7 Jewish Children’s Books That Teach Kids About Being a Good Neighbor

When you’re a good neighbor you contribute to your community, make people happy, and turn the world into an all around better place. The idea of loving one’s neighbor – ve-ahavta lerei’acha kamocha – is the basis for many mitzvot and acts of kindness and tzedakah. Often referred to as The Golden Rule, this teaching is present as a tenet in most major religions because being kind and welcoming to others is a universal value.

Adults and Kids PicnicingDon’t know your neighbors yet? Invite them over for a potluck or a low key meet and greet.

When kids see grown-ups modeling what it means to be a good neighbor, they learn beautiful lessons about welcoming others, being a good friend, building community, and repairing the world. The bonus of being a good neighbor? Making your community a better place for everyone who lives there.

When you're a good friend and community member, you help repair the world -- Tikkun Olam.

The adorable, brightly illustrated stories below are all about building community and friendship between neighbors.

The Cats on Ben Yehuda Street

The Cats on Ben Yehuda Street by Ann Redisch Stampler

Recommended for ages 6 to 7

Mrs. Spiegel loves her two cats, but it’s clear that her grouchy neighbor, Mr. Modiano, doesn’t share her warm feelings. Should we be surprised that, when one of the cats goes missing, it is Mr. Modiano who searches the streets of Tel Aviv to find her?

Chik Chak Shabbat

Chik Chak Shabbat by by Mara Rockliff

Recommended for children 6 to 7 years old

Everyone in Goldie Simcha’s apartment building knows it’s Friday night when they smell her delicious Shabbat cholent. But one Friday night, Goldie doesn’t feel well enough to cook. Her neighbors step up to make an unusual cholent for Shabbat -- and soon Goldie will feel much better.

The Forever Garden

The Forever Garden by Laurel Snyder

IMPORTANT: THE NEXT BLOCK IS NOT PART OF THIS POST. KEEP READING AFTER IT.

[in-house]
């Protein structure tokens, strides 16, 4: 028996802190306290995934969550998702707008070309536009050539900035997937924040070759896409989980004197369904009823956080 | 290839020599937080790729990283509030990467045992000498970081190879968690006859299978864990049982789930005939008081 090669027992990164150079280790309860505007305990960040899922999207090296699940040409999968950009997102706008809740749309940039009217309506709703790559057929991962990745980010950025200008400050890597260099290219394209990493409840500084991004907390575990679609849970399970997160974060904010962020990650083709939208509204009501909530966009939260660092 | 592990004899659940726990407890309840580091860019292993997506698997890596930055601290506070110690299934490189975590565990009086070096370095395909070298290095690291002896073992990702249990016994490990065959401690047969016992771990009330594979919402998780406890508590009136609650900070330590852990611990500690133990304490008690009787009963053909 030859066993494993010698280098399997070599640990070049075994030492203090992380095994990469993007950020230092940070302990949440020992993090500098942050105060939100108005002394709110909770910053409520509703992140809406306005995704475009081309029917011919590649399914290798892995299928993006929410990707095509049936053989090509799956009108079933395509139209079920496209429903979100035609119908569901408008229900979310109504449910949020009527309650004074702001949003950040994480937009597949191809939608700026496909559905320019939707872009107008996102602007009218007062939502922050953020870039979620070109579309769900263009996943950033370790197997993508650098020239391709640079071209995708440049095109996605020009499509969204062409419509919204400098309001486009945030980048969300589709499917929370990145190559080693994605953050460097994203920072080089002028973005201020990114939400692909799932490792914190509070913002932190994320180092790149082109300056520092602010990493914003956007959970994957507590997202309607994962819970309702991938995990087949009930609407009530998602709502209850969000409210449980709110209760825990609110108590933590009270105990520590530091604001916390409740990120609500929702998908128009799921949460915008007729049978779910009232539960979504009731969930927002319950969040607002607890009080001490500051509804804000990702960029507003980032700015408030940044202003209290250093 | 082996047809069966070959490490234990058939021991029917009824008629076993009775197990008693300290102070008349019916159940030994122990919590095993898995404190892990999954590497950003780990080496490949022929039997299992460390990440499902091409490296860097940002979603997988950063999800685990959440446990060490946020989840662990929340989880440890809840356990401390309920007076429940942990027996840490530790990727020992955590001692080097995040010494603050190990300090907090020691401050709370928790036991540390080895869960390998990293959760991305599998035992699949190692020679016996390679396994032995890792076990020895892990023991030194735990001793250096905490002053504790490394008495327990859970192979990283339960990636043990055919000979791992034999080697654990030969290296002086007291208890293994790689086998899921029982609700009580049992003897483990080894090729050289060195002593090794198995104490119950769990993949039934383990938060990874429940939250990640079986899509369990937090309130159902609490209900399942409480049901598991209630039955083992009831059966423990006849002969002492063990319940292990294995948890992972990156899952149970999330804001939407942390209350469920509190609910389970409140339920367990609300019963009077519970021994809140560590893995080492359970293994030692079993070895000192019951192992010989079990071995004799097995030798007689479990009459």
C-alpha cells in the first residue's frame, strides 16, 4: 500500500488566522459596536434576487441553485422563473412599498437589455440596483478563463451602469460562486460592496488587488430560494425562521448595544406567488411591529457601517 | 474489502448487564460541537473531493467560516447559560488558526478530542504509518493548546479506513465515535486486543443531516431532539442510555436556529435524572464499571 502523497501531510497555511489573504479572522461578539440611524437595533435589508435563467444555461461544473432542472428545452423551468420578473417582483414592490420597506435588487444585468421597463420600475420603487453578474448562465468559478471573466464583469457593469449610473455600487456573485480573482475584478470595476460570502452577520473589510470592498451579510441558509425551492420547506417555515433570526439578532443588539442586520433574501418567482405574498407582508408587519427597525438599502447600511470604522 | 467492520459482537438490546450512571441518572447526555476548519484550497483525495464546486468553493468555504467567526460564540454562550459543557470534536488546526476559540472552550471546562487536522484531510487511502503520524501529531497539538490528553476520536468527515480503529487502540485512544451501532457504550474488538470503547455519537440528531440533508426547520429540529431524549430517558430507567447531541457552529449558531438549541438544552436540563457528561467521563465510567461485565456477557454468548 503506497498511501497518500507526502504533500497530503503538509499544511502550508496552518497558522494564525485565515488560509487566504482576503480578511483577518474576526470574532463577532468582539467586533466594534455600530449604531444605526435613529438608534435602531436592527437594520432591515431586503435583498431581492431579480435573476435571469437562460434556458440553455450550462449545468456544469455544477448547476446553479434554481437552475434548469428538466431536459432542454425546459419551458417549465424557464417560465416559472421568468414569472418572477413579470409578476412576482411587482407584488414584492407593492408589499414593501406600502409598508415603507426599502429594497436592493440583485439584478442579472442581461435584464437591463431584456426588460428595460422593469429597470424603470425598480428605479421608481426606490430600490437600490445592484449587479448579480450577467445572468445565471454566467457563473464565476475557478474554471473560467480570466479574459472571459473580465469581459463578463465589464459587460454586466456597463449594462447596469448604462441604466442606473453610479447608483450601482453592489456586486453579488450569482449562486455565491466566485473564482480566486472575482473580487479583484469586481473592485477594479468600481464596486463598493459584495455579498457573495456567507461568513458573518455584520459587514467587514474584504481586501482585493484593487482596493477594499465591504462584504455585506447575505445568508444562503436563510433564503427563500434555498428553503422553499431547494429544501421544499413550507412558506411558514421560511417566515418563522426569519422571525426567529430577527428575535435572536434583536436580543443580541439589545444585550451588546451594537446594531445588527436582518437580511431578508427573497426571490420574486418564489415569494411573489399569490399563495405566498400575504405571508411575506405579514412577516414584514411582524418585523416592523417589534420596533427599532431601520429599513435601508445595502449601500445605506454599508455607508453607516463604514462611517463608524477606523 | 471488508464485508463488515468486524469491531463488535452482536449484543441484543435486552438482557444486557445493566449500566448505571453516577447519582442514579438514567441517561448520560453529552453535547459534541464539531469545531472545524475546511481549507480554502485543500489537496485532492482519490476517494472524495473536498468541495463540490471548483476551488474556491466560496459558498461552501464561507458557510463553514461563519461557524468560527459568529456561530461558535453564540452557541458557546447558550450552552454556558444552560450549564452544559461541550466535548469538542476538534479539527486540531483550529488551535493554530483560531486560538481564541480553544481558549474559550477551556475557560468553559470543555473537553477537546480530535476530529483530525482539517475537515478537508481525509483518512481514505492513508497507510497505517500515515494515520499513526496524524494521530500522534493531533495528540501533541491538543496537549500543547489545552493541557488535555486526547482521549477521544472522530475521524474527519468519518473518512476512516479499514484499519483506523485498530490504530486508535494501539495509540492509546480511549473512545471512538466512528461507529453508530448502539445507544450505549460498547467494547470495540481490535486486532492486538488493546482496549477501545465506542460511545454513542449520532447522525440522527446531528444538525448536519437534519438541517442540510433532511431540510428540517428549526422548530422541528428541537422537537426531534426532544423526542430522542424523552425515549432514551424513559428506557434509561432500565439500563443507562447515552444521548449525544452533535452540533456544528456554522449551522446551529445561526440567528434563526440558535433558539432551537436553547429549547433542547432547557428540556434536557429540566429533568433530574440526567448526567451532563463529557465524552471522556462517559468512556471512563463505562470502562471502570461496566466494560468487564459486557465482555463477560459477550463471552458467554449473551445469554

Recommended for ages 5 to 7

Honey takes care of her garden every day -- even though she's going to be moving away soon. Laurel, her neighbor next door, knows she's going to miss her. But Honey explains to her that friendship, like her garden, has a way of growing -- despite time and distance.

A Hat for Mrs. Goldman

A Hat for Mrs. Goldman by Michelle Edwards

Recommended for ages 6 to 7

Mrs. Goldman takes care of everyone in the neighborhood, including her young neighbor, Sophia. When Mrs. Goldman gets sick, Sophia creates a special “get well” present with a very personal touch.

Hanukkah Cookies with Sprinkles

Hanukkah Cookies with Sprinkles by David A. Adler

Recommended for ages 6 to 7

Sara and her family are getting ready for Hanukkah -- which means delicious foods, including cookies! But then she notices one man who doesn’t seem to eat much at all, let alone Hanukkah treats. Sara decides to try and help.

Mrs. Katz and Tush

Mrs. Katz and Tush by Patricia Polacco

Recommended for ages 5 to 8

An elderly widow and a young boy develop a special bond by caring for a sickly kitten.

Yaffa and Fatima: Shalom and Salaam

Yaffa and Fatima: Shalom and Salaam by Fawzia Gilani-Williams

Recommended for ages 5 to 6

Yaffa and Fatima are dear friends, despite coming from different backgrounds. When times get tough, how will they look after each other? This rendition of a classic Jewish folktale is an inspiring look at how friendship perseveres.



Looking for more ways to teach your kids about being neighborhly and helping others? Watch Daniel Tiger’s Neighborhood. Episode 114, “Neighborhood Thank-You Day.” This adorable learning video is a great companion to the books and lessons in this post.


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20 Beautiful Children's Books About Friendship
Everything You Need to Know About Tzedakah
PJ Goes to School Resource Guide: The Brother’s Promise and Loving Others


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